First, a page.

Chugging along. Making friends and influencing people. That’s how we do it here. Actually, that’s not true. I’m sure I got the vitalists all fired up last week and probably will this week as well. I’ll probably get some companies fired up too.  We’ll see. It doesn’t have a thing to do with anything chiropractic but I’ve mentioned a time or two here that I’m branching out and, as a retirement plan, I’m working on a little side gig in the voice over / voice artist industry. This stuff is fascinating y’all. It really is. 

So I went through the steps you’re supposed to go through in getting yourself all set up and now, here I am, I got a commercial demo done. If you’re just feeling goofy and bored, go to jeffwilliamsvoice.com and there’s a demo there you can listen to. Turns out I have the John Deere, Ford truck, eat this burger type of voice and I’m totally OK with that.  Anyway, after you get a demo, you start submitting to talent agencies around the world. Well, hell….I don’t have all day to spend on doing this stuff so I can only get a few per day and there are tons of them.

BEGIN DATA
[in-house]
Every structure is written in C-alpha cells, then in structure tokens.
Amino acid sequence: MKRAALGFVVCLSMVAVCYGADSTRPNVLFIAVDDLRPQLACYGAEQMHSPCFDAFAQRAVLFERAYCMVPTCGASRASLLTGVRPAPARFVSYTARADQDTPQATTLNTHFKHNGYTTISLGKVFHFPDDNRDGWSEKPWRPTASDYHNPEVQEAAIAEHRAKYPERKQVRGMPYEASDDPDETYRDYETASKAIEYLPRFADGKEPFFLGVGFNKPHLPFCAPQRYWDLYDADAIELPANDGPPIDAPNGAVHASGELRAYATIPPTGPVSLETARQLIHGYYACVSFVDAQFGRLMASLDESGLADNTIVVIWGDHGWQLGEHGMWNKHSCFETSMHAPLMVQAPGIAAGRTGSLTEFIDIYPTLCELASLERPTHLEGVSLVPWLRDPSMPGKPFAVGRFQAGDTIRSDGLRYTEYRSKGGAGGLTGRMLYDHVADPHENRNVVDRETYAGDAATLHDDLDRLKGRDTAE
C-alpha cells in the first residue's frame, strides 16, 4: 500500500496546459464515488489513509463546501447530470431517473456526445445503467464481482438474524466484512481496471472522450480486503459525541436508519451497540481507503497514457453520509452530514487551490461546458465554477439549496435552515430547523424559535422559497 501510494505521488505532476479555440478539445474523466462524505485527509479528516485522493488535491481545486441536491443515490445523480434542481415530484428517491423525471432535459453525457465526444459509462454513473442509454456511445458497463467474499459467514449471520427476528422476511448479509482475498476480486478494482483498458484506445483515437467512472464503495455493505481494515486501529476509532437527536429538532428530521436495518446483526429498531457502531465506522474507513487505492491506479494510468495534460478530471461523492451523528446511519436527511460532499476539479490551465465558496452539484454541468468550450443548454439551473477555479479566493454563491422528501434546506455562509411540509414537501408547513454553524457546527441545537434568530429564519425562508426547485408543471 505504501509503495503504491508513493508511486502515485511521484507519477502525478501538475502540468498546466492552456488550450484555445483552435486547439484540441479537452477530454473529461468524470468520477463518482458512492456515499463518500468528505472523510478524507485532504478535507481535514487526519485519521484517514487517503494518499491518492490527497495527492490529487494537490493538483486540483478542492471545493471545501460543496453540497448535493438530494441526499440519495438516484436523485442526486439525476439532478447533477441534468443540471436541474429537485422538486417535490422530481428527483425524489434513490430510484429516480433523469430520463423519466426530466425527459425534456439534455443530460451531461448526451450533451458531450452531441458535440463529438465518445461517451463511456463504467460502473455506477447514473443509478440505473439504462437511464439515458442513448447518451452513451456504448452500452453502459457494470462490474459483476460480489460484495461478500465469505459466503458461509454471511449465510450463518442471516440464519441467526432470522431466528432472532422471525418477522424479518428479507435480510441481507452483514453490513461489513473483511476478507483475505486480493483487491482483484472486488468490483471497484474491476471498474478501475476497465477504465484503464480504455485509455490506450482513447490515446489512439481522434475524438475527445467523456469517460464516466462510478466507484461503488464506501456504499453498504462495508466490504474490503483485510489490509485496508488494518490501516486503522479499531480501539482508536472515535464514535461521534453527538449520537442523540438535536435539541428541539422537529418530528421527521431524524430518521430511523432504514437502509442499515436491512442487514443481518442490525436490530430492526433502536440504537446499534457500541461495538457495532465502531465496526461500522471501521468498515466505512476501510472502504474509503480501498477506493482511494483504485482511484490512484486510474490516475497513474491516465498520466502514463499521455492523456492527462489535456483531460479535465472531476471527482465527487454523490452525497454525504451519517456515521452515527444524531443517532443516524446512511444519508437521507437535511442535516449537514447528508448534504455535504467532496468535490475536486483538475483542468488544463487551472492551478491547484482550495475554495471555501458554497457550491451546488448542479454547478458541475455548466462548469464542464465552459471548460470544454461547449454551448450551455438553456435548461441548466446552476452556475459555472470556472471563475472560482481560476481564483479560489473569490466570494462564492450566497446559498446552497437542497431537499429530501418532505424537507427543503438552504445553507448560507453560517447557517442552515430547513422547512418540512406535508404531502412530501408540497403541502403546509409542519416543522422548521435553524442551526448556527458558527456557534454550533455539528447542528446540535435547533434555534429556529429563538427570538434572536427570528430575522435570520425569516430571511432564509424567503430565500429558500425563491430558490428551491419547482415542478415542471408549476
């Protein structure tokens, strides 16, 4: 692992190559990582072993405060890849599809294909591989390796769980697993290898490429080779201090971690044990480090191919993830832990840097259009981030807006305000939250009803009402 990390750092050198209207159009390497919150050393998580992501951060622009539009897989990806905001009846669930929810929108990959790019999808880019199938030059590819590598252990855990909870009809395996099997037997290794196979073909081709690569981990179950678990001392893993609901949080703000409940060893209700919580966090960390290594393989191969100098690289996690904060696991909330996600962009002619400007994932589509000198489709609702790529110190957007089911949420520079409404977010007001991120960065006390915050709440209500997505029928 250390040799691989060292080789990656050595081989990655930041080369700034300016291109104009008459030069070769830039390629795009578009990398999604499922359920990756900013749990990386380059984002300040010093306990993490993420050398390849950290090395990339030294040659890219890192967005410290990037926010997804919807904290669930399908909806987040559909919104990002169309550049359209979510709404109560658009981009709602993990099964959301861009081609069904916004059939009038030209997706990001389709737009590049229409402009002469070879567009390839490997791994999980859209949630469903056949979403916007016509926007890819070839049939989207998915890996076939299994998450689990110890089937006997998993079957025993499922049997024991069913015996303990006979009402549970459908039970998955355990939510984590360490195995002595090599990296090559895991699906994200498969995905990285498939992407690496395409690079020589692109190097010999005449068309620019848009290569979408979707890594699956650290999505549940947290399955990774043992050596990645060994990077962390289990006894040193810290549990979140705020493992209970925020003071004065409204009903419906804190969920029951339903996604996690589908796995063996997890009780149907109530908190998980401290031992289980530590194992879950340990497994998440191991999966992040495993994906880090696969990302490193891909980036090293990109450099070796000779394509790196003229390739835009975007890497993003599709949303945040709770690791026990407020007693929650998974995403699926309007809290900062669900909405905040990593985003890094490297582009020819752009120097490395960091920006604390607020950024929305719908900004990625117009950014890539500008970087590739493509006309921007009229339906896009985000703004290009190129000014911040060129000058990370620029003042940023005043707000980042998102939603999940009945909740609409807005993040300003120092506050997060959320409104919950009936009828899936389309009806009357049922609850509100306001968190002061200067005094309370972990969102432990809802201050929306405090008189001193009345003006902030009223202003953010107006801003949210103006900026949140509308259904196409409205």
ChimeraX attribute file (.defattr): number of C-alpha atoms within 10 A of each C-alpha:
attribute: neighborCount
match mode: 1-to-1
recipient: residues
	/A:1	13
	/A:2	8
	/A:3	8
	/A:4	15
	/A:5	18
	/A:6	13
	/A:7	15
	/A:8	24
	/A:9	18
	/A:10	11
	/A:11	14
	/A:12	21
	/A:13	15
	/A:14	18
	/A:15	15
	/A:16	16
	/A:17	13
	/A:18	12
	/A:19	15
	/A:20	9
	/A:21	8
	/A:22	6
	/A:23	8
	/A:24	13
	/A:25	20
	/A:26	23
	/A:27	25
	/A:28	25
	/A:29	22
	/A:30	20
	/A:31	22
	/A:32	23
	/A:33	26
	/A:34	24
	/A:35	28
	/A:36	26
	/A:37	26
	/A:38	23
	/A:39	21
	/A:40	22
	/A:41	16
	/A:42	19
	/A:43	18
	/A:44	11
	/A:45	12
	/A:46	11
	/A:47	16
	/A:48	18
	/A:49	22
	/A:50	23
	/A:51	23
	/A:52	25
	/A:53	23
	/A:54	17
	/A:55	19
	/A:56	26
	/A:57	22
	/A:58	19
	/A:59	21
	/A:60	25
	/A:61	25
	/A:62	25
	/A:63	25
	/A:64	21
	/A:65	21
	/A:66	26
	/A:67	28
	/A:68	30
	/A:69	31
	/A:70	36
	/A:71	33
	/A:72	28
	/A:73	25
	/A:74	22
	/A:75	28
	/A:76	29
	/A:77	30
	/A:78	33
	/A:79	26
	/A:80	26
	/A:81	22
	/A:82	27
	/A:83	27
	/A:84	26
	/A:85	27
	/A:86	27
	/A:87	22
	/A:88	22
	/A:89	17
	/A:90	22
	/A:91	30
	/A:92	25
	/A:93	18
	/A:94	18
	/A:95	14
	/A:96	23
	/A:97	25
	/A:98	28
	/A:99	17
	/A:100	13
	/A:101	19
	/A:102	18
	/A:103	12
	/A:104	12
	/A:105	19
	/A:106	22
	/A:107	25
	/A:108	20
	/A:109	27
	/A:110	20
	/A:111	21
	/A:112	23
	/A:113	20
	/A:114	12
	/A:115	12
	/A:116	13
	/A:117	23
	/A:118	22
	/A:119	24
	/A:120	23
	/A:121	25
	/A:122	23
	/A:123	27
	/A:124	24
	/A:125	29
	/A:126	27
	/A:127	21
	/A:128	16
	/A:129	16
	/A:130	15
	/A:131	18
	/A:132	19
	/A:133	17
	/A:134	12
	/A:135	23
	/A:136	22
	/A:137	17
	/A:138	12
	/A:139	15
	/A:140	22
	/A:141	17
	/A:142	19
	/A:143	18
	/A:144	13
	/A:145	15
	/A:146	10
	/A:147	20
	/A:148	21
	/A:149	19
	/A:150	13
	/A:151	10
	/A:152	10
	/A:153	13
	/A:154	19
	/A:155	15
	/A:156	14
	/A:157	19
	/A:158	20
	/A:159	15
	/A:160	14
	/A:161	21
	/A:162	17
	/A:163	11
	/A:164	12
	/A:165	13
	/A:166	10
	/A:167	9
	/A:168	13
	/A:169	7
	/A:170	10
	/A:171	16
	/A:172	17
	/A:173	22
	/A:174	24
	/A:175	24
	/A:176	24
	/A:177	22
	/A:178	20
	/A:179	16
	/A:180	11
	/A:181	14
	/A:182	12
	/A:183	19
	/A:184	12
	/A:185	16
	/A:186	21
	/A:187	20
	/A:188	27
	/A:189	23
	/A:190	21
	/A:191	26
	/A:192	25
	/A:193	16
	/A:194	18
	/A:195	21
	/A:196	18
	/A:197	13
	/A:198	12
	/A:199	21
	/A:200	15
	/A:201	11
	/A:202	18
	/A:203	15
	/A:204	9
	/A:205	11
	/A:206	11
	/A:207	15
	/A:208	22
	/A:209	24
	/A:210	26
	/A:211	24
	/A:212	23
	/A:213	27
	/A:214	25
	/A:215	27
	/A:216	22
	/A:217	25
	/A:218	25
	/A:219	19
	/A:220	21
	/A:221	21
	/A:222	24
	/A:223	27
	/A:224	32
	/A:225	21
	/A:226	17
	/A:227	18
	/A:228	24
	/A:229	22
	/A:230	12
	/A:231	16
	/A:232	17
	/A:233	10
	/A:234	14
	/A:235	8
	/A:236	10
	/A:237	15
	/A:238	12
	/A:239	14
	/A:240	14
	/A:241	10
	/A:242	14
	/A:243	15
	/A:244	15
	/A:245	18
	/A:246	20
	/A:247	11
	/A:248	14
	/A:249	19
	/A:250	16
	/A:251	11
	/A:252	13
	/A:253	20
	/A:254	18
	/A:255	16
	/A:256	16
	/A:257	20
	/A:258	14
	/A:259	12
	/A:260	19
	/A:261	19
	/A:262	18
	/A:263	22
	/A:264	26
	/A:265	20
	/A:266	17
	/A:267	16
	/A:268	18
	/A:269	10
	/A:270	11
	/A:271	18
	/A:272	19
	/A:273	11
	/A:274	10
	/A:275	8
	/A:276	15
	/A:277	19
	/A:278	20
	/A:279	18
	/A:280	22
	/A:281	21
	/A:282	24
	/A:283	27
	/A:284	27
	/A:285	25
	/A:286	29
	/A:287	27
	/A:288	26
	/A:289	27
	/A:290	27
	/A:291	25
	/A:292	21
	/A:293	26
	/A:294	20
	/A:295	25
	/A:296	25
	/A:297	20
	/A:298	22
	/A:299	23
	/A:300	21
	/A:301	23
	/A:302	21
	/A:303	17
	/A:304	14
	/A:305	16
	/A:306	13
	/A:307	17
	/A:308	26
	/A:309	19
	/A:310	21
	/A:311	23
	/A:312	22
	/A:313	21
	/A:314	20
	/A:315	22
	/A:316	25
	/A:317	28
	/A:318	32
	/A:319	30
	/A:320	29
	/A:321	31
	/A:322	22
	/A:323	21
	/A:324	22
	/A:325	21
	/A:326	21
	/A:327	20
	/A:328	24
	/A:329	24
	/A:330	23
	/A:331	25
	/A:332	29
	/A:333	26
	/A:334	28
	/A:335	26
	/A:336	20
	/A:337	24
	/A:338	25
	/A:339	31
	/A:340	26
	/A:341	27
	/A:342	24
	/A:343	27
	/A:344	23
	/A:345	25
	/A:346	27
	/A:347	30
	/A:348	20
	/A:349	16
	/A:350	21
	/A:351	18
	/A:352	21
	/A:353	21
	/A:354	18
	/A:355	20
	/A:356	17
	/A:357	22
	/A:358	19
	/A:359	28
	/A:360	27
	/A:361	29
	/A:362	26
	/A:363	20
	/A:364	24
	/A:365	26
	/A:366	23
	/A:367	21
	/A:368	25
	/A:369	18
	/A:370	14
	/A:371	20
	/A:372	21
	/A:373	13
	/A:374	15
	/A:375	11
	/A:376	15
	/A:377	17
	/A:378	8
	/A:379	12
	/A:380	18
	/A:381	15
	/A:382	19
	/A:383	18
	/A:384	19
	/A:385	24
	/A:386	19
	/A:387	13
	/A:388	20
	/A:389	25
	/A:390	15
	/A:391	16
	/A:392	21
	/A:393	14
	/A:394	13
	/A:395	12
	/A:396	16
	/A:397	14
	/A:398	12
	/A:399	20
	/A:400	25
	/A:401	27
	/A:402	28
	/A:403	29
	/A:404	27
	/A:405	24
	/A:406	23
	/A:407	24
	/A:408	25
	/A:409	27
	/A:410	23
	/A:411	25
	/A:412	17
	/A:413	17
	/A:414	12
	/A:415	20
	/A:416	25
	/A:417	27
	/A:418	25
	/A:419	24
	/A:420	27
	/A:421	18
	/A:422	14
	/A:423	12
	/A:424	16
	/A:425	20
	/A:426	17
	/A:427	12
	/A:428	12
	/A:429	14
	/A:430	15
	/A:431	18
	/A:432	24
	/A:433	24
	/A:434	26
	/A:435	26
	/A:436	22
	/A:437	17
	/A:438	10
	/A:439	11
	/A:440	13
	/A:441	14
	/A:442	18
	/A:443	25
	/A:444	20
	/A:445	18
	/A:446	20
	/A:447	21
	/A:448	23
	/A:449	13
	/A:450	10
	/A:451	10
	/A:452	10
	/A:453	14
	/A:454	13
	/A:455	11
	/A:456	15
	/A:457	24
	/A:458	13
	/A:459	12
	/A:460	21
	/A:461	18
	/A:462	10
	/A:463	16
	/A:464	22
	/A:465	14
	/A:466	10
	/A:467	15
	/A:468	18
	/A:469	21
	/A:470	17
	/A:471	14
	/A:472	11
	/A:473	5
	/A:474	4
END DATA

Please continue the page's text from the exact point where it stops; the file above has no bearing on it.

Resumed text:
But, in just the first round or so of submissions, I already got signed up with a talent agent out in San Francisco and Los Angeles as well as interest from a talent agency in Barcelona Spain and potentially a marketing firm down in Dallas/Ft. Worth. . So….how damn cool is that? Maybe, one of these days, my side gig takes over my day job. I’m not holding my breath though. But, seriously, my buddy has done it for about 7 years and he’s making six figures. Can you imagine making a good 6 figure salary but no employees, no overhead, you can make that money in your basement in your underwear (sorry for the visual there), and you can do it from anywhere in the world as long as you have an internet connection?